Jim from Slidell, LA

How long have you been an Astros fan?:
Since 1986 - earliest season I can remember.

What is your favorite feature at Minute Maid Park?:
The retractable roof.

If Roy Oswalt were to go insane and bring his bulldozer to the clubhouse, who do you think is the first to get dozed?
Humberto Quintero.

On the current team, which players - if any - are locks for the Hall of Fame?
None yet, but Roy and Lance are on the right path. A few more years at their current pace and they'll be in.

Who was the biggest player the Astros let "get away?"
Johan Santana is the first one that comes to mind, but I think Carlos Beltran was the biggest one. Look at what's happened to center field since he left.

Thursday, January 1, 2009

Debut of the MLB Network

Glory of glories! 2009 is already better than 2008 with the debut of the MLB Network (DirecTV 213, if you've got it).

However, if you don't get the MLB Network and you're an Astros fan, there's little reason to rush to get it for Astros content. That's because...uh...there isn't any. It's a mouthpiece for the Yankees/Red Sox/Cardinals conglomerate - like MLB. I'll keep an eye out and let you know when Cathedrals of the Game: Minute Maid Park is on.

Happy 2009.

Wednesday, December 31, 2008

Max Sapp ill with meningitis

The Houston Chronicle is reporting that prospect Max Sapp has been hospitalized in Orlando with a particularly severe case of meningitis.

Assistant GM Ricky Bennett said Sapp is breathing with the help of a respirator and has been suffering from occasional seizures.

The "best" part of this article? Regard the closing sentence:

Bennett was unsure how the illness would affect Sapp for the upcoming season.

Are you kidding? Who cares? Best wishes for Max and his family for a full recovery.

Might Miguel Tejada go back on his word?

(That's the kind of sensationalist headline writing, with no real tie to the story, that pisses me off. Happy New Year's Eve.) is reporting that Miguel Tejada might decide to play in the Dominican Winter League, after all.

Just over a month after saying he would not be playing winter ball for the first time in his career - in order to prepare for the 2009 season - Tejada couldn't stand seeing Aguilas Cibaenas lose on television anymore. So he flew to the Dominican to watch them lose in the dugout. Because that's more personally satisfying.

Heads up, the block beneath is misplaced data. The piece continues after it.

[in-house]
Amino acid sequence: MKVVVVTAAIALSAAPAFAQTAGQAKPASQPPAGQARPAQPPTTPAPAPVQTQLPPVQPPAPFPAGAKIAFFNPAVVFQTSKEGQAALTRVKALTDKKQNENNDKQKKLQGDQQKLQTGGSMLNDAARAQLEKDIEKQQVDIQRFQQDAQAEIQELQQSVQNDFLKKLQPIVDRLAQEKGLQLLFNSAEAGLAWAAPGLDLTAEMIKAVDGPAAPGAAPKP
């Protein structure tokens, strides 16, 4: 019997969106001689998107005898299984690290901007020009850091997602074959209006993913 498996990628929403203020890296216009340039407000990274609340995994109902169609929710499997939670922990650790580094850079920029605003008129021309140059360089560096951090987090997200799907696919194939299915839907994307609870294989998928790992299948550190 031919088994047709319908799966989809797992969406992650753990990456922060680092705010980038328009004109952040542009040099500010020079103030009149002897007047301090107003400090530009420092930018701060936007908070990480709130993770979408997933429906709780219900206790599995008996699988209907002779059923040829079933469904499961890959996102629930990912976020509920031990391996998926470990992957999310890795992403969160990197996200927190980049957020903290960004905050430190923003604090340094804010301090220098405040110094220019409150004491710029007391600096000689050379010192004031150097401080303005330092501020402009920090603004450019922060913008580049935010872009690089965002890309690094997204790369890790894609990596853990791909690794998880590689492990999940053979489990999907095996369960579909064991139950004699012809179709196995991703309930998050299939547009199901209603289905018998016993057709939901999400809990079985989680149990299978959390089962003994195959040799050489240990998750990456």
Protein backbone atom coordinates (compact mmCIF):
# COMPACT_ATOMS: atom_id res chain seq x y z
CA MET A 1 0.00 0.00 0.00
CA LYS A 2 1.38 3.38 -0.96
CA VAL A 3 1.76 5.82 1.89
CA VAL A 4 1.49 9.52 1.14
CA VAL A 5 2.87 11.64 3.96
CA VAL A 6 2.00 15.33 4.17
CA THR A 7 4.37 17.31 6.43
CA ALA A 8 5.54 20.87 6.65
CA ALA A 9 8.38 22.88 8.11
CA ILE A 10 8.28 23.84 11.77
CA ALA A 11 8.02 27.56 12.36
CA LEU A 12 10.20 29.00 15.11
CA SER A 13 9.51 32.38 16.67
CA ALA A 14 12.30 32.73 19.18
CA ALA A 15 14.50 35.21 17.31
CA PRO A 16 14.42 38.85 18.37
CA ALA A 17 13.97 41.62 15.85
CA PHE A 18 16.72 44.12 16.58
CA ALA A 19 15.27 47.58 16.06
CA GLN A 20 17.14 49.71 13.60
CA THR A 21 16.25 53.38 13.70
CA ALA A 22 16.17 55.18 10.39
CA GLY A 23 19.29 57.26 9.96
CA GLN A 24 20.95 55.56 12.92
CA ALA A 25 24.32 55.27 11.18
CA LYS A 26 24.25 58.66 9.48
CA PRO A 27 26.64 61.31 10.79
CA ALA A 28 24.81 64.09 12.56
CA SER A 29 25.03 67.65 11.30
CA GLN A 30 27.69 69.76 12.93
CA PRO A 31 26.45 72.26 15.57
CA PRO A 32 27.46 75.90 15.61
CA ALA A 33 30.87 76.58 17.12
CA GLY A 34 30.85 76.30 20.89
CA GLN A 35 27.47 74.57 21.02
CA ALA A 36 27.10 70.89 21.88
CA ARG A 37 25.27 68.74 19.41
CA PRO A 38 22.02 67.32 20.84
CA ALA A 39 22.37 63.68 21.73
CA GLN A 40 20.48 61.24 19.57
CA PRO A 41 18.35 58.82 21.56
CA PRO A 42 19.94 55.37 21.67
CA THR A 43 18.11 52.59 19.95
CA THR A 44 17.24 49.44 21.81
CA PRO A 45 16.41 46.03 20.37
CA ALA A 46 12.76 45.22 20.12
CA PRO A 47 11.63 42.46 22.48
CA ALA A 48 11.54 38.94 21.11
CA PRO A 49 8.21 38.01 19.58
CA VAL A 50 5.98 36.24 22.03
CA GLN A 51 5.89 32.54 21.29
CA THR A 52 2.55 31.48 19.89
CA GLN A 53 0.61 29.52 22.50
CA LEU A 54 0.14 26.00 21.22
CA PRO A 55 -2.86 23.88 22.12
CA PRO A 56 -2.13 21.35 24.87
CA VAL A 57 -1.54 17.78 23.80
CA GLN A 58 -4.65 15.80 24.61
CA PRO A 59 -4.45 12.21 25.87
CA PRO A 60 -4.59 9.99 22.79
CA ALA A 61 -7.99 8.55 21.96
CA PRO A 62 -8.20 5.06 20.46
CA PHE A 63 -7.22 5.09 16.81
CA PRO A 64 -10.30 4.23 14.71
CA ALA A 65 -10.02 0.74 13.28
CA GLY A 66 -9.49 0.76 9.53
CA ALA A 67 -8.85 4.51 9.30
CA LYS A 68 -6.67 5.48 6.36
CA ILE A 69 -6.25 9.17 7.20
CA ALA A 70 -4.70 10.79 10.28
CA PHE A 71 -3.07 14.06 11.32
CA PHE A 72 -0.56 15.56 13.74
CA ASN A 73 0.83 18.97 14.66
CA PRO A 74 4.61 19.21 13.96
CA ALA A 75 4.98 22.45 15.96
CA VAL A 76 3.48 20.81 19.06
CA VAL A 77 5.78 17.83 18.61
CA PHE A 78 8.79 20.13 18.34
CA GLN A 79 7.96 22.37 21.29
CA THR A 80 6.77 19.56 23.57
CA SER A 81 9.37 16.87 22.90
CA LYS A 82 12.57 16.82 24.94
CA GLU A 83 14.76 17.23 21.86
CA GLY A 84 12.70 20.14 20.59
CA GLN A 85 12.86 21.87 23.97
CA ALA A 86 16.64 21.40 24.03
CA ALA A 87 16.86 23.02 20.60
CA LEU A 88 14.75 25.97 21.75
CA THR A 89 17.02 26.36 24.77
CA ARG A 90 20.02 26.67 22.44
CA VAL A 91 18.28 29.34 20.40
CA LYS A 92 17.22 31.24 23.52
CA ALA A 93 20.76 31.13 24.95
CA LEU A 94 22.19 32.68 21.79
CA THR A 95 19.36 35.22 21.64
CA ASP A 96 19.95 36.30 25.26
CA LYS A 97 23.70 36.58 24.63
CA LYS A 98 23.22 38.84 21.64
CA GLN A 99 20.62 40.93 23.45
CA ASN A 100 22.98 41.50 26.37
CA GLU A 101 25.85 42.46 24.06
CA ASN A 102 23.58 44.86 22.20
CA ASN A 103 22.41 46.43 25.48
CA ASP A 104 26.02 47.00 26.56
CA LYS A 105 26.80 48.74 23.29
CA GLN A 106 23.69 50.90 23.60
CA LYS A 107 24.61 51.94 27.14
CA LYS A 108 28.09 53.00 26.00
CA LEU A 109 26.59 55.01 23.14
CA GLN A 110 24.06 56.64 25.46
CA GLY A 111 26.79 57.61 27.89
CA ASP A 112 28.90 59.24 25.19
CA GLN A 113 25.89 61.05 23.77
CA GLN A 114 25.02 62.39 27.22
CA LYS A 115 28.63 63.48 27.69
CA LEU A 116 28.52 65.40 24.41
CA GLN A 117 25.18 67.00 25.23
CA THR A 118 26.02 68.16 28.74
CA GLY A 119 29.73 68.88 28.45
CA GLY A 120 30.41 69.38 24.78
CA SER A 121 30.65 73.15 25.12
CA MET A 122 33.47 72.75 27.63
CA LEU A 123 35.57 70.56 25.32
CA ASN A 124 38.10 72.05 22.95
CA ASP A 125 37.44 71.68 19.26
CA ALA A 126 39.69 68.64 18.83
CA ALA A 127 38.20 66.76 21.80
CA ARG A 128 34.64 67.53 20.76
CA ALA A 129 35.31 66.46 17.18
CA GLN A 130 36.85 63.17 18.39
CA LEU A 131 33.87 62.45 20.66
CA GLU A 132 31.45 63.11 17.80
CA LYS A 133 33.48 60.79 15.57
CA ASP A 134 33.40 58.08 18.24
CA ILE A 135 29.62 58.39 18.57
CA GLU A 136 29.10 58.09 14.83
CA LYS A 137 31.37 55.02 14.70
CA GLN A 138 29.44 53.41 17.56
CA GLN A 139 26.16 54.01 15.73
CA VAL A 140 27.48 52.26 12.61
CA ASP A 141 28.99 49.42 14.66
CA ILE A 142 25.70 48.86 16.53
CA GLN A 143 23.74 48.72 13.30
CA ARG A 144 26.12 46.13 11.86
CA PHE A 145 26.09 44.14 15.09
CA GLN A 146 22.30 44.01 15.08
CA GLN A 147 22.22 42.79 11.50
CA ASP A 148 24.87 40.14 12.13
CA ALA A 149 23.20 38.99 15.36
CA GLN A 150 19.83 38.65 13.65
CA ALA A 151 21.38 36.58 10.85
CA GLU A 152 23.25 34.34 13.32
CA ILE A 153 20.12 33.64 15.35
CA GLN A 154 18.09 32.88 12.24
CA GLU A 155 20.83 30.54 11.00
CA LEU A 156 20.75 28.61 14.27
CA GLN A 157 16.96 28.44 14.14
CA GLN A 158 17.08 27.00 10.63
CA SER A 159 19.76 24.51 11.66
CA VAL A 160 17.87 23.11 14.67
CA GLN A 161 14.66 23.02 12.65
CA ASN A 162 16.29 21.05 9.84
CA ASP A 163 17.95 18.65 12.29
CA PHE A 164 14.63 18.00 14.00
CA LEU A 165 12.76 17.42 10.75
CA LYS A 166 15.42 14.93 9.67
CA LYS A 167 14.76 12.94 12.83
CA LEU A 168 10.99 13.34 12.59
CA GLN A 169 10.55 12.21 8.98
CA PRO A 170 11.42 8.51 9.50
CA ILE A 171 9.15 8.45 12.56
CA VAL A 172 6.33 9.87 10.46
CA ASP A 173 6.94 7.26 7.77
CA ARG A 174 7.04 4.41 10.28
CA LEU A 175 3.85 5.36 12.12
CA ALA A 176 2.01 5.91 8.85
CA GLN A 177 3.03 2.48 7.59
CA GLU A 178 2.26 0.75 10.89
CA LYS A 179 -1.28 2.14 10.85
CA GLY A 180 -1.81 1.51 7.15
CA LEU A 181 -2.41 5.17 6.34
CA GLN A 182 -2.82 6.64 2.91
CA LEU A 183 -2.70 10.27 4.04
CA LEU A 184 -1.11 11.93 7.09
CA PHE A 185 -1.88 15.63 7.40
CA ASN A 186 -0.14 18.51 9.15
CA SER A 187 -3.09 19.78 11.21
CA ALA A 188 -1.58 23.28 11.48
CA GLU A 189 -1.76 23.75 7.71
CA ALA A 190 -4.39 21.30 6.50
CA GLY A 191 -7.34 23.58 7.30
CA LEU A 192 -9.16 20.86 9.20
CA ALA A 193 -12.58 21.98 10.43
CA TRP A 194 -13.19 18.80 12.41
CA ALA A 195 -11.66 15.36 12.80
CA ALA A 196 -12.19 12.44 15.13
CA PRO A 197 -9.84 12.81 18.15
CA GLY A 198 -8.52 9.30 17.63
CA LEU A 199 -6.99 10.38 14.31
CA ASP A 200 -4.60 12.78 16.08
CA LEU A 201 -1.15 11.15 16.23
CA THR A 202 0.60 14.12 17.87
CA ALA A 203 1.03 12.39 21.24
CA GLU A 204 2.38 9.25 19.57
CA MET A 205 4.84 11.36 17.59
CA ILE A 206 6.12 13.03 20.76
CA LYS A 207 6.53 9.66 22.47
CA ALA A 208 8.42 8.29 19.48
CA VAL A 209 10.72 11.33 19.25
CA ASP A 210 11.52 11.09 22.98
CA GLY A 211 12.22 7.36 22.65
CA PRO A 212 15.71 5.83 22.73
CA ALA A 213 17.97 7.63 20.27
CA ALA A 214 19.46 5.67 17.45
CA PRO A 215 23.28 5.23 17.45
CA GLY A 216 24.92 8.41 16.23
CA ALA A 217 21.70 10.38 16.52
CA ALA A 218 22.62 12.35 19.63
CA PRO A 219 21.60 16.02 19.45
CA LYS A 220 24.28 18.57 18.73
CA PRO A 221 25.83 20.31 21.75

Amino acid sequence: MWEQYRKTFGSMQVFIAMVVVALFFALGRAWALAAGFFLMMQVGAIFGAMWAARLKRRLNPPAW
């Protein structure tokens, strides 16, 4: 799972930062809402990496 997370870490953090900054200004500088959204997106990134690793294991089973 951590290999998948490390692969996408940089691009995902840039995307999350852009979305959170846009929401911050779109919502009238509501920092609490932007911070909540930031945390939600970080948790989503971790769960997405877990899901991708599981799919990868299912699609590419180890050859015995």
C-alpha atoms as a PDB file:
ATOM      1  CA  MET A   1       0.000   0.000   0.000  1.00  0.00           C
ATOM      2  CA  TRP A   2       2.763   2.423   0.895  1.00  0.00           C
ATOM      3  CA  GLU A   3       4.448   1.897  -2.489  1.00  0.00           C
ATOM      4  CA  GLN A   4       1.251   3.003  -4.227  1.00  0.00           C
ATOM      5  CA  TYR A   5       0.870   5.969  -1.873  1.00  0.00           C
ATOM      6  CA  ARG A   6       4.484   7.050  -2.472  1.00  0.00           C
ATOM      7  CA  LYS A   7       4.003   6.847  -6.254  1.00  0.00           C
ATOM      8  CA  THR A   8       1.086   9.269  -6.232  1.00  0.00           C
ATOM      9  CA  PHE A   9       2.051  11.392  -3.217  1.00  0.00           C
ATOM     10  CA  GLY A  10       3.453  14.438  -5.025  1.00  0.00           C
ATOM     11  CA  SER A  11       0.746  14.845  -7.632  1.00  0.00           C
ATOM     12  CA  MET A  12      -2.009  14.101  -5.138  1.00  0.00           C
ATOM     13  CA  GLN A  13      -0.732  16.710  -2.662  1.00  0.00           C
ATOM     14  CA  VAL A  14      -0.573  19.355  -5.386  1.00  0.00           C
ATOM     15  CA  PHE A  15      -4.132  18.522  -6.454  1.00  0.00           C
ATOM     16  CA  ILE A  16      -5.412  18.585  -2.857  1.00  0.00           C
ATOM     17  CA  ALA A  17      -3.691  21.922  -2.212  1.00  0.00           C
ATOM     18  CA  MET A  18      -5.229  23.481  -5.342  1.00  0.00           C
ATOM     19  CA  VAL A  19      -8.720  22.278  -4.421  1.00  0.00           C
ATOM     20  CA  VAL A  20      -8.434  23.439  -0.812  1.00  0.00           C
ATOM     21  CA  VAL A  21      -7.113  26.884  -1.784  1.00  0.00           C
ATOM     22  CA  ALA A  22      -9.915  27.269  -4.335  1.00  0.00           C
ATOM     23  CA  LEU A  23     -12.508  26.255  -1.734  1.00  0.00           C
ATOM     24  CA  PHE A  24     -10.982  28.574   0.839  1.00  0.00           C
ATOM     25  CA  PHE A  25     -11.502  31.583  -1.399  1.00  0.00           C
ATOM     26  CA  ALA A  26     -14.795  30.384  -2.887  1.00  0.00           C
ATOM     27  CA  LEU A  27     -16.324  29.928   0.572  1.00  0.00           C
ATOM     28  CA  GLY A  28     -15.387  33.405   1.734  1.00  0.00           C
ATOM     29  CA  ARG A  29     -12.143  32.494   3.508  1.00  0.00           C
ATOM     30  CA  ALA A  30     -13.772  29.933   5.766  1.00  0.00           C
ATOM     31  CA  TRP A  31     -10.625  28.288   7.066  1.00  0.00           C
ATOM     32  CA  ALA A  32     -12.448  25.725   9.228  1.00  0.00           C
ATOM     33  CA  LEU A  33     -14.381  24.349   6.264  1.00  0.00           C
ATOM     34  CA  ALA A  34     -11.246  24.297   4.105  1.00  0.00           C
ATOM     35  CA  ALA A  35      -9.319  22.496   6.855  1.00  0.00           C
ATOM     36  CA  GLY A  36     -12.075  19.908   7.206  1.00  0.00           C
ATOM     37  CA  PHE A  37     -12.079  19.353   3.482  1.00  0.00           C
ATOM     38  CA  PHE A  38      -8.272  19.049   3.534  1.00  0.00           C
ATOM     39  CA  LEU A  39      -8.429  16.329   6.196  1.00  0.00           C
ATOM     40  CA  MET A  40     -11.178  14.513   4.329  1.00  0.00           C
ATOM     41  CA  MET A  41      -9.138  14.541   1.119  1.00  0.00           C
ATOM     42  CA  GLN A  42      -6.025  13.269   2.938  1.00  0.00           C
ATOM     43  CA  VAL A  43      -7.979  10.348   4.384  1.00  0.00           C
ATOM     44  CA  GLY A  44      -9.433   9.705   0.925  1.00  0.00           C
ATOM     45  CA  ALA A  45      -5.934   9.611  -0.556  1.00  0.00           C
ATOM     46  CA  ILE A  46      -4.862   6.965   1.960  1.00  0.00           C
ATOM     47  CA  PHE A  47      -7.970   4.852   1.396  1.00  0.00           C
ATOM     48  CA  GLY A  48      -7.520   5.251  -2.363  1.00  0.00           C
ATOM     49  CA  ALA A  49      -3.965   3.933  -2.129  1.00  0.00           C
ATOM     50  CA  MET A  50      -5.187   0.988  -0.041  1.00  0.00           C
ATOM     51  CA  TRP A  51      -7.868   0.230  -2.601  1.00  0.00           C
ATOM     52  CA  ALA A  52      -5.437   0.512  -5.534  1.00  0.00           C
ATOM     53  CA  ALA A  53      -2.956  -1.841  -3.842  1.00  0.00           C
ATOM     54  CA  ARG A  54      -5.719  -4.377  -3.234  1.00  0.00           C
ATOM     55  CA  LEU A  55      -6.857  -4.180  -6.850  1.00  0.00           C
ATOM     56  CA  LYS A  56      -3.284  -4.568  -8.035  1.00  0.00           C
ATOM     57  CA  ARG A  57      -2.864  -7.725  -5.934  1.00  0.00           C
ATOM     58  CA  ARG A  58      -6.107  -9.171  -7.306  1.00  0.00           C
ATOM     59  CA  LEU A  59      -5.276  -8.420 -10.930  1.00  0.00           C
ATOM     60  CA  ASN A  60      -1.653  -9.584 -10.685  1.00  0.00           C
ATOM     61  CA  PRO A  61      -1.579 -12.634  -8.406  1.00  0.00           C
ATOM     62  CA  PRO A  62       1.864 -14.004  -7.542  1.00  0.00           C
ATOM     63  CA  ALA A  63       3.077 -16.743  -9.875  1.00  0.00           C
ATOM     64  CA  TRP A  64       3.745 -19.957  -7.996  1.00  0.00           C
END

What do you think? Might, at some point this season, Miggy get upset watching the Orioles lose on television and show up in Toronto in the dugout wearing a suit?

Whatever it takes to get his spring training started early, I'm all for it.

However, I am concerned with the company they keep. I mean, this is one of their cheerleaders...

Tuesday, December 30, 2008

Some Minor League transaction notes

The Astros made a couple of minor league moves - signing two first-basemen: John Gall and Josh Pressley. They also signed Reggie Abercrombie to a minor league contract with a Spring Training invitation. Getting the pink slip was pitcher Agustin Pinales.

John Gall: 30-year old righty (cousin of Eric Byrnes). Hit a home run over Taiwan, carrying Team USA to the bronze medal game of the 2008 Olympics. Gall hit .312 for the Triple-A Albuquerque Isotopes in 2008 with 112 hits in 98 games. Struck out 50 times, walking 31 times in 359 at-bats (.369 OBP and .493 SLG) last year.

Josh Pressley: 28-year old righty who spent the last two seasons in the independent Atlantic League. Killed the ball last year with a .354 average (173x489) with 30 HR and 101 RBI in 133 games. 76:73 (K:BB) and a .605 SLG earning the Atlantic League's 2008 Player of the Year award.

Agustin Pinales: 21-year old righty appearing in 16 games for Greenville in 2007 allowing 36 earned runs in 39.1 innings, going 1-4 with an 8.24 ERA.

Monday, December 29, 2008

So...Run-DMc favors a salary cap. Why?

In an article entitled "Astonished by spending, McLane favors a salary cap," Run-DMc gave us these nuggets: